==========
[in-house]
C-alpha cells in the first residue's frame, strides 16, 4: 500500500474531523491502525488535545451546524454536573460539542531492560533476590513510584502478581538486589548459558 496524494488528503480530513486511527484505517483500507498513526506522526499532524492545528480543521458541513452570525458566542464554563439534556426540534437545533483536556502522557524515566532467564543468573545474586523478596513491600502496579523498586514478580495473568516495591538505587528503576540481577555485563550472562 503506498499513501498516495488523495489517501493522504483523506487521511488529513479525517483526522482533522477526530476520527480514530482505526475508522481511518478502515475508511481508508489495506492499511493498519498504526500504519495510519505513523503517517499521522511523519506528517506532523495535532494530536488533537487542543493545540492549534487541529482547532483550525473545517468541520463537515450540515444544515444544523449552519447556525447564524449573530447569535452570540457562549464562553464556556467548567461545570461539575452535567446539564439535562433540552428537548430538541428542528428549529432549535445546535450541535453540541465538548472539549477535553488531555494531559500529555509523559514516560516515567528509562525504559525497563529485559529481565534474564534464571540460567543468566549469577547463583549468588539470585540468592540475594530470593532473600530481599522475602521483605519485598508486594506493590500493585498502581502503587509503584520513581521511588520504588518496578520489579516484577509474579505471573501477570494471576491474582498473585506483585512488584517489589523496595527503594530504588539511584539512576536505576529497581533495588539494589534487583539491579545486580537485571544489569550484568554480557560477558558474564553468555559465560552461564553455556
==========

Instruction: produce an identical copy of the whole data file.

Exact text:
[in-house]
C-alpha cells in the first residue's frame, strides 16, 4: 500500500474531523491502525488535545451546524454536573460539542531492560533476590513510584502478581538486589548459558 496524494488528503480530513486511527484505517483500507498513526506522526499532524492545528480543521458541513452570525458566542464554563439534556426540534437545533483536556502522557524515566532467564543468573545474586523478596513491600502496579523498586514478580495473568516495591538505587528503576540481577555485563550472562 503506498499513501498516495488523495489517501493522504483523506487521511488529513479525517483526522482533522477526530476520527480514530482505526475508522481511518478502515475508511481508508489495506492499511493498519498504526500504519495510519505513523503517517499521522511523519506528517506532523495535532494530536488533537487542543493545540492549534487541529482547532483550525473545517468541520463537515450540515444544515444544523449552519447556525447564524449573530447569535452570540457562549464562553464556556467548567461545570461539575452535567446539564439535562433540552428537548430538541428542528428549529432549535445546535450541535453540541465538548472539549477535553488531555494531559500529555509523559514516560516515567528509562525504559525497563529485559529481565534474564534464571540460567543468566549469577547463583549468588539470585540468592540475594530470593532473600530481599522475602521483605519485598508486594506493590500493585498502581502503587509503584520513581521511588520504588518496578520489579516484577509474579505471573501477570494471576491474582498473585506483585512488584517489589523496595527503594530504588539511584539512576536505576529497581533495588539494589534487583539491579545486580537485571544489569550484568554480557560477558558474564553468555559465560552461564553455556